The manufacturer says that the PSU has four “virtual” +12V output lines, each for a max current of 18 amperes. Indeed, the individual +12V outputs are connected on the PCB via current-measuring shunts. However, I could not overload any single line during my tests. For example, the CPU power line (12V2) worked normally at a load of 35 amperes irrespective of whether the load would increase from 0 to 35 amperes smoothly or instantaneously. So, the PSU seems to be protected against overload on the +12V lines combined, but not against overload on the individual lines.

Working with my UPS (APC SmartUPS SC 620 with non-sinusoidal output voltage), the power supply was stable at loads up to 395 W (when powered by the mains) and 350 W (when powered by the UPS’s batteries). This, the FSP Aurum shouldn’t have compatibility issues with uninterruptible power supplies.

We can see some red in the cross-load diagram but none of the voltages goes out of the permissible limits (5% from its nominal level) at any load. Moreover, the PSU is stable at near-zero as well as greatly misbalanced loads (for example, when there is a load of over 650 watts on the +12V rail and no load at all on the +5V and +3.3V rails). Thus, the FSP Aurum is going to be compatible with any PC configuration, including low-power-consumption ones (of course, using a 700W power supply for an Intel Atom machine wouldn't make any point, but we shouldn't forget that even top-end computers may have a very low power draw when idle).

The high-frequency output voltage ripple is quite conspicuous at full load, but its level is within the permissible limits.

The low-frequency voltage ripple (at the double frequency of the mains, i.e. 100 Hz in my location) could be observed on the +3.3V rail but never went beyond the permissible limit, either.

The PSU is almost 93% efficient at the peak and 90% efficient at full load. Even at a load of 50 watts (which is about one fifteenth of its full output power) the efficiency is but slightly lower than 80%. That's an excellent result.

It’s worse with noise. The fan rotates at about 800 RPM right after you turn the PSU on but accelerates to 1300 RPM in a few minutes even at a load of only 50 watts. However good a 120mm fan may be (and the PSU’s fan seems to be better than the older Protechnic Electric fans installed into the FSP Epsilon series), it cannot be silent at such a high speed. The hiss of the air is perfectly audible.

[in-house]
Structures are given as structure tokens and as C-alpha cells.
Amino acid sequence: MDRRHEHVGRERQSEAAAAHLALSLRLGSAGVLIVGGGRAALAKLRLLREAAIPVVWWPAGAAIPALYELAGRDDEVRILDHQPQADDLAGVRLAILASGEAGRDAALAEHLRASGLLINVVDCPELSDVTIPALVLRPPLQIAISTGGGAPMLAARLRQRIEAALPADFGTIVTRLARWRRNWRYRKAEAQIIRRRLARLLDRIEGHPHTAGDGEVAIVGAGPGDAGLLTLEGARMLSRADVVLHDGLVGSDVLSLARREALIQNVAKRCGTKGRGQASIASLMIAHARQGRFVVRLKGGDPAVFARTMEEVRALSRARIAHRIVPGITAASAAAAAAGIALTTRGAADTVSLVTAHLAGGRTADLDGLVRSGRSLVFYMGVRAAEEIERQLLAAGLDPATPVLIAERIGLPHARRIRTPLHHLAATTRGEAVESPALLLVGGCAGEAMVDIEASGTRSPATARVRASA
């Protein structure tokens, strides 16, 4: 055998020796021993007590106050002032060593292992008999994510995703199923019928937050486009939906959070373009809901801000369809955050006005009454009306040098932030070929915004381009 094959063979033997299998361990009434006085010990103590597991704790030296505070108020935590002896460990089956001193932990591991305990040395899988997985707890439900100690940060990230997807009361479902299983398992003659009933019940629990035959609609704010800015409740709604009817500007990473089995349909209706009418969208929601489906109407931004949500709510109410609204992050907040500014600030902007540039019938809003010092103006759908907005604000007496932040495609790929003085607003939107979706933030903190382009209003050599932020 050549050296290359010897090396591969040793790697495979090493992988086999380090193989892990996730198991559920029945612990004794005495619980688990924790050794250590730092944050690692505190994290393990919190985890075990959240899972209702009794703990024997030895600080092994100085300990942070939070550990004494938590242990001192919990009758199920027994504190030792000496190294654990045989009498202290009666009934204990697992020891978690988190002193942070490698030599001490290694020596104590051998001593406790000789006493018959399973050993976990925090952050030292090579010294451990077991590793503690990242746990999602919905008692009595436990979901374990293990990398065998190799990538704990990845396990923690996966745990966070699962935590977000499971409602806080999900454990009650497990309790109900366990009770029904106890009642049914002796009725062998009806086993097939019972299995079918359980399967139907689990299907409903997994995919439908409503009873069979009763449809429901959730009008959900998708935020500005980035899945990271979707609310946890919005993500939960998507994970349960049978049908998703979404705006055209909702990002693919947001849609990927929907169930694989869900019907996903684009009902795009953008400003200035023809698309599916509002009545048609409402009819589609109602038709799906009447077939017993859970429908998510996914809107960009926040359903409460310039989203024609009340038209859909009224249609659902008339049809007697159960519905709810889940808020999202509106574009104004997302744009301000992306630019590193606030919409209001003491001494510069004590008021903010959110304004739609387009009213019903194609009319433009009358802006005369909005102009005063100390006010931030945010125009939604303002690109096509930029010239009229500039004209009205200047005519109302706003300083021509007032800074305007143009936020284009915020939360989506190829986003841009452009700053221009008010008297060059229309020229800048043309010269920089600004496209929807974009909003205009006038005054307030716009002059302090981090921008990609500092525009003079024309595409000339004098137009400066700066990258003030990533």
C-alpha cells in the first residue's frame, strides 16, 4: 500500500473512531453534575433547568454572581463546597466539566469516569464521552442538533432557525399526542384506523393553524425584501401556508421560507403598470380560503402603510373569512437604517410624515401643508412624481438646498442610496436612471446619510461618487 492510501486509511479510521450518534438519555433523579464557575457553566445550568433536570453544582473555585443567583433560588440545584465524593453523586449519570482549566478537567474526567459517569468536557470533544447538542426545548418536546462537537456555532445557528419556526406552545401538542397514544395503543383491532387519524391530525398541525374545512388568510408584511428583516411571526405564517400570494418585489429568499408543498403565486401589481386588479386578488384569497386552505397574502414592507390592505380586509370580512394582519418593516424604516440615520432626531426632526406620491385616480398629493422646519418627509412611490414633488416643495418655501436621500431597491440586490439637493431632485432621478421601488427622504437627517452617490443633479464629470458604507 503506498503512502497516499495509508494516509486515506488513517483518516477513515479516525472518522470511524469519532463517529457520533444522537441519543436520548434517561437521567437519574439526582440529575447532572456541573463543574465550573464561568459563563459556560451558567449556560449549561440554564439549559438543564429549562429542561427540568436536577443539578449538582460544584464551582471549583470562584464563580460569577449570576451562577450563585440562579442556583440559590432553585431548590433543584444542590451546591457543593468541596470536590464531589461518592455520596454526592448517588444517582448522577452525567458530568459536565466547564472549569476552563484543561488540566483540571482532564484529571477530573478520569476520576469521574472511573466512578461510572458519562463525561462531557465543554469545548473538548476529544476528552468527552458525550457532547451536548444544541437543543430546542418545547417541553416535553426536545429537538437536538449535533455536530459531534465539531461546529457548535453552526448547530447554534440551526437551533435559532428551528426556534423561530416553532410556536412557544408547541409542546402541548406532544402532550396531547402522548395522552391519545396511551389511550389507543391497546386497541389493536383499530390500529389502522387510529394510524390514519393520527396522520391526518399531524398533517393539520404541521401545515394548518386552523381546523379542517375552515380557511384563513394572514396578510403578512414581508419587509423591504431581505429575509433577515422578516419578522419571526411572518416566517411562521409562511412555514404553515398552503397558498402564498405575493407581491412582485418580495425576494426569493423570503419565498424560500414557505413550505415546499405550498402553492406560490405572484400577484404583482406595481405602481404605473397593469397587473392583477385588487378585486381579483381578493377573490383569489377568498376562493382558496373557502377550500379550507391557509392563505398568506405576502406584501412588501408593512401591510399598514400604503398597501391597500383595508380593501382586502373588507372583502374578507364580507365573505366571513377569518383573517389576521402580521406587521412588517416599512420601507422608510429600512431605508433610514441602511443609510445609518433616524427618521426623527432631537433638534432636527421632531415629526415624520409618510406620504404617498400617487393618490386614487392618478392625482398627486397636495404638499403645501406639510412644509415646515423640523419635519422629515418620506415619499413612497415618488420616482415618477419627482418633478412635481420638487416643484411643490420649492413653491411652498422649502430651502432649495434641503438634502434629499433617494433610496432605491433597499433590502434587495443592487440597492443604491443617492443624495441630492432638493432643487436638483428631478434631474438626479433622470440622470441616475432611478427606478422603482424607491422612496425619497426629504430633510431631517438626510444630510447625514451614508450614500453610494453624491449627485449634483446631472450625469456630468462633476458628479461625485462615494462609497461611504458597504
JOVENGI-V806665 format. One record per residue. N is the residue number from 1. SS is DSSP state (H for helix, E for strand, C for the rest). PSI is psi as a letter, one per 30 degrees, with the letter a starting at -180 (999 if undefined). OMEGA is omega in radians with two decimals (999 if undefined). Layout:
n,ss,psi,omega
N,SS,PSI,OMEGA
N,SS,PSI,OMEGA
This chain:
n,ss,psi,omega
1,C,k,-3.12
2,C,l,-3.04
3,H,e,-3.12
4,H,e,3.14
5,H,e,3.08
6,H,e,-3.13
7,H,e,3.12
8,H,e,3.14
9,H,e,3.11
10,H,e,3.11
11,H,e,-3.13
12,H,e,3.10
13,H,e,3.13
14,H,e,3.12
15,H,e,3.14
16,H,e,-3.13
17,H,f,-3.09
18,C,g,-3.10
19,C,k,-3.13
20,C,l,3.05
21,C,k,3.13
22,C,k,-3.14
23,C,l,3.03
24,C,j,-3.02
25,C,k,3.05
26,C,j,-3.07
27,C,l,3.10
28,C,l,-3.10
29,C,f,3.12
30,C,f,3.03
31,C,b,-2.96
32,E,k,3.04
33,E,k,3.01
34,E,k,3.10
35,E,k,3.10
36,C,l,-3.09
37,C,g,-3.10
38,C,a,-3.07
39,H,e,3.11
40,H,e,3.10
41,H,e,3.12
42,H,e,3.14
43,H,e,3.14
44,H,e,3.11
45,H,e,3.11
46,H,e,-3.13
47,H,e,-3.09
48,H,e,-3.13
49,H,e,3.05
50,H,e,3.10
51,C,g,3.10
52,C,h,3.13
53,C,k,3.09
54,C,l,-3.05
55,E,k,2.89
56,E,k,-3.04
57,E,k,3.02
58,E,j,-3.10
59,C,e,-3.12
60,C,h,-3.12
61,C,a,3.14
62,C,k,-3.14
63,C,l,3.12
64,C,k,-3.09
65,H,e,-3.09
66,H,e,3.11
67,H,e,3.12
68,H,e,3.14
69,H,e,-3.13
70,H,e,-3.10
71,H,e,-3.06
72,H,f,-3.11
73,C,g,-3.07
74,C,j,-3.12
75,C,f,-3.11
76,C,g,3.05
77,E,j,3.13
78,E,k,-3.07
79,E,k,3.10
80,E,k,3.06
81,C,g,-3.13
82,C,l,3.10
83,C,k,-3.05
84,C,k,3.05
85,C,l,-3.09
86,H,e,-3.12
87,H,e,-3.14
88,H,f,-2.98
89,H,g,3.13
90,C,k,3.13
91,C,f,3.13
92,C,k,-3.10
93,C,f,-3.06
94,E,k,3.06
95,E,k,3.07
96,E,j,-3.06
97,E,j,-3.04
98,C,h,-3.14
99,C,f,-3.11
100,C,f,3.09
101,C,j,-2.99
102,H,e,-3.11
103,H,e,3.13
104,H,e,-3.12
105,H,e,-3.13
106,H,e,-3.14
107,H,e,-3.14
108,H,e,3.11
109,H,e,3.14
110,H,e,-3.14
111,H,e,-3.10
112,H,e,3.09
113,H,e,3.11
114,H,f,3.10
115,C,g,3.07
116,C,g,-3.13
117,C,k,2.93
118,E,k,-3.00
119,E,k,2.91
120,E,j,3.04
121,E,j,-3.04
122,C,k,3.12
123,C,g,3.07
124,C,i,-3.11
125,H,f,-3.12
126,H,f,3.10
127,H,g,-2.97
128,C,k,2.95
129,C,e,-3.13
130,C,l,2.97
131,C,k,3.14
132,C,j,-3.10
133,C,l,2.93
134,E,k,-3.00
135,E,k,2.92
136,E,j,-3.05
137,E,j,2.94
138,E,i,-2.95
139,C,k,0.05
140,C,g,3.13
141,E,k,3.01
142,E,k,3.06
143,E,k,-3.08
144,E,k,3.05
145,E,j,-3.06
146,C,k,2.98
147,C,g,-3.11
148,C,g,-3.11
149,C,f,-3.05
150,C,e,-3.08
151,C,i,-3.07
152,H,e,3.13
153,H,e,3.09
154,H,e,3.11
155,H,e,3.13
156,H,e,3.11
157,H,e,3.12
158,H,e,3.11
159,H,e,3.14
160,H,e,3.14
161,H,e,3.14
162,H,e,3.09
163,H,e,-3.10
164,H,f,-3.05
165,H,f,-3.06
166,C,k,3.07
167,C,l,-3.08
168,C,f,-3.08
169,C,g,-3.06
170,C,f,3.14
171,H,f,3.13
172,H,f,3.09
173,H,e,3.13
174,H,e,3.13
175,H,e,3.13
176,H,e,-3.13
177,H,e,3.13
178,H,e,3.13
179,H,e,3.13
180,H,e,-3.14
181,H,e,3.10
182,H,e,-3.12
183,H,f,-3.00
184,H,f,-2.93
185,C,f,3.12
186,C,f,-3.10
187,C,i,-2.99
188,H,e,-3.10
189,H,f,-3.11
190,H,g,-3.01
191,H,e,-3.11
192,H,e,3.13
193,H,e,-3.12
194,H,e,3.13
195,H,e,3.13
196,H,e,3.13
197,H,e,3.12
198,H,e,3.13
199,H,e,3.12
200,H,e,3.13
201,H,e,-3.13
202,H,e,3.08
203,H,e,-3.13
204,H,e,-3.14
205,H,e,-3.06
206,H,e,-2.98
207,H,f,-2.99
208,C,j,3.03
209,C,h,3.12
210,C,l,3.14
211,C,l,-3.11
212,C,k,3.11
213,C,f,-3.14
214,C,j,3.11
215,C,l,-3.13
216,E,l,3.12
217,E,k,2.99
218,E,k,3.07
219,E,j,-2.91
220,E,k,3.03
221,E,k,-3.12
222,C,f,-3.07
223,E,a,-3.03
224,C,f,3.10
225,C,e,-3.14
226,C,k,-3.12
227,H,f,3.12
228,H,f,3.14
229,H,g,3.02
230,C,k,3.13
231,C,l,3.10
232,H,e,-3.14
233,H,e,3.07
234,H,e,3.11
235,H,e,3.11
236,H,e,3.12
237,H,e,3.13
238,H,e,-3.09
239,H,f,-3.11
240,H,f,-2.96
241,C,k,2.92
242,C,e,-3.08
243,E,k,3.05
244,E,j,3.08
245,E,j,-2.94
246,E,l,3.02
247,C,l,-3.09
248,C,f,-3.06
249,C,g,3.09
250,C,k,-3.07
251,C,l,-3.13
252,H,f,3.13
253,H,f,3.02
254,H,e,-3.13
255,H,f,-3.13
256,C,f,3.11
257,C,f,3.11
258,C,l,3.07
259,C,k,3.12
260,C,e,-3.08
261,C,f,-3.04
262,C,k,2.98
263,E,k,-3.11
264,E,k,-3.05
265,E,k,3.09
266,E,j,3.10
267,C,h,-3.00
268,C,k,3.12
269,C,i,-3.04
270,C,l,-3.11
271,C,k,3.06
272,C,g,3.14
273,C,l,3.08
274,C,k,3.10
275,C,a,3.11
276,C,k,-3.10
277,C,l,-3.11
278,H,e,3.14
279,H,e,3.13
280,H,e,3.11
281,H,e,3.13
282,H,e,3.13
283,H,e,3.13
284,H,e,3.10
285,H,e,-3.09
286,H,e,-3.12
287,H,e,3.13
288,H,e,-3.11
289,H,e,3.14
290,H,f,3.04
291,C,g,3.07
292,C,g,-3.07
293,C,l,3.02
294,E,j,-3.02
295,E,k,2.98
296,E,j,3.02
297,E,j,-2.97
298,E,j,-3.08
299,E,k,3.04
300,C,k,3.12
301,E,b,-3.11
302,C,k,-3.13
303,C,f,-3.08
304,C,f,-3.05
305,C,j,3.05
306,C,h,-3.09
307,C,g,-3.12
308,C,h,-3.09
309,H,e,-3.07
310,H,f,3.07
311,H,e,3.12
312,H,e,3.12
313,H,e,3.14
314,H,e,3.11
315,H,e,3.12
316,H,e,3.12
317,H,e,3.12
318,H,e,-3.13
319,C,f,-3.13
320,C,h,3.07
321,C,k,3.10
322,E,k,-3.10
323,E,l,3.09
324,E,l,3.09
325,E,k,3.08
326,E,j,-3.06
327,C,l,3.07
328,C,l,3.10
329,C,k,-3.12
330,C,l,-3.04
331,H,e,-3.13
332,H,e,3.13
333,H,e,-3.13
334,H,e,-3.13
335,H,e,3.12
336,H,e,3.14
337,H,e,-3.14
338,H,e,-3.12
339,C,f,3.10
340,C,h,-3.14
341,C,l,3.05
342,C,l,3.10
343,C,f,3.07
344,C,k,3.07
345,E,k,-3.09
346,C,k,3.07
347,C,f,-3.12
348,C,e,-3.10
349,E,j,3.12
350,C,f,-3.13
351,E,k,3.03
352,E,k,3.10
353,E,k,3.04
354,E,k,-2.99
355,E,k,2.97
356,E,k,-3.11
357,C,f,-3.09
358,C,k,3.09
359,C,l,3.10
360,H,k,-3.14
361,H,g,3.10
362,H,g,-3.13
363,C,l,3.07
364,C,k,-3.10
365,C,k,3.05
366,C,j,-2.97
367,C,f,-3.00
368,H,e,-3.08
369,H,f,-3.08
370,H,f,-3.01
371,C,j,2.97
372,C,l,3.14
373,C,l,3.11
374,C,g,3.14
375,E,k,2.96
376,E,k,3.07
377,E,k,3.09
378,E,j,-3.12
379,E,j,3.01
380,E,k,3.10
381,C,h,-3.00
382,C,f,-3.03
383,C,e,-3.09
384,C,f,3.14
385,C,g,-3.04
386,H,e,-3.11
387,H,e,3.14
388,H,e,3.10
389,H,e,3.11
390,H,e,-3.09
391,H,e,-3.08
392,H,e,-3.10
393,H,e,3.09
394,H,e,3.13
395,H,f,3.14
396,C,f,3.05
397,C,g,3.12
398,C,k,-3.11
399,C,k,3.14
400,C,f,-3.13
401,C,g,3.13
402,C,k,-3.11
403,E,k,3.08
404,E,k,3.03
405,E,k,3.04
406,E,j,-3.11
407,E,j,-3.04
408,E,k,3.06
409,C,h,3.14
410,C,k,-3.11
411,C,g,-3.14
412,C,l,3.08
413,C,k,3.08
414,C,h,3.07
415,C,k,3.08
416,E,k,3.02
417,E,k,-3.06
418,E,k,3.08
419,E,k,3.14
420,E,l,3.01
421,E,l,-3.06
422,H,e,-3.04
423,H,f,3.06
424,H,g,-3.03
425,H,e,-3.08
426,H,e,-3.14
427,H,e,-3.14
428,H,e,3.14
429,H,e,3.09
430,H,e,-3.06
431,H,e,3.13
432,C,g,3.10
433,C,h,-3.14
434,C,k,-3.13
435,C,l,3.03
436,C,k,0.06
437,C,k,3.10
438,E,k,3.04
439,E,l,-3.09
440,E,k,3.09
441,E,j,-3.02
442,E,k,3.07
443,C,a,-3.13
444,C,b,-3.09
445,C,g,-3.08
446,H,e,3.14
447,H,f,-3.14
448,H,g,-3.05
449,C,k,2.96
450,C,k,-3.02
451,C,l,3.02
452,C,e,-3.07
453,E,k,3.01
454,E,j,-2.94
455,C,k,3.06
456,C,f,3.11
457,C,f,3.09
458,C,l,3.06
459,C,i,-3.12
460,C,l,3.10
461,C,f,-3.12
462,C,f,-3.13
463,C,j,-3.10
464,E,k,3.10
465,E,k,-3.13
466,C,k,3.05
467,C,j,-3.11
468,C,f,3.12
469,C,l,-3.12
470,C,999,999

To make things even worse, the fan speed grows up linearly at higher loads (i.e. as the PSU gets hotter), reaching a maximum of 2230 RPM at only about 500 watts.

Thus, the FSP Aurum is below average in terms of noisiness. When it comes to acoustic comfort, it is no competitor not only to the quiet PSUs from Seasonic, Enermax and Enhance but even to the ordinary products from Channel Well Technology that sell under different brands (including Thermaltake, for example).

It is unclear what prevented FSP from implementing in this otherwise carefully designed and thought-through product the conventional algorithm of fan regulation: a constant low speed at 50% and lower loads and a linear growth of speed afterwards.

This algorithm is most logical. On one hand, there is a minimum voltage at which any sample of the fan is guaranteed to work. Let's suppose it is 5 volts. A fan with a rated speed of 2400 RPM will be rotating at 2400 / (12/5) = 1000 RPM if supplied this 5-volt voltage. However, working at 1000 RPM, the fan is quite capable of cooling the PSU at loads up to 450 watts, for example. We can’t supply a lower voltage at a lower load because we can’t be sure the fan will start up at all then. So, we can use a 4-pin fan with a larger guaranteed speed range or supply 5 volts to start the fan up at minimum load and keep this voltage until a PSU load of 450 watts. The second solution is implemented by almost all of the PSU makers as it allows to easily produce a PSU that will be rather quiet at low and medium loads and will not overheat at high loads.

It is unclear why FSP doesn’t use this algorithm but implements the outdated linear regulation method in its new product series. With the linear regulation, the minimum of speed is still determined by the minimum voltage of the fan, but the fan accelerates as soon as the PSU load increases although that's not really necessary. As you can see in the diagram, the PSU remains cold: at a load of 500 watts the difference in the temperature of the air going in and out the PSU is no larger than 3°C.

So, whatever the reason for that, the FSP Aurum is a noisy power supply.

The test of the standby source doesn’t produce any surprises. The device easily copes with the specified load of 3.5 amperes.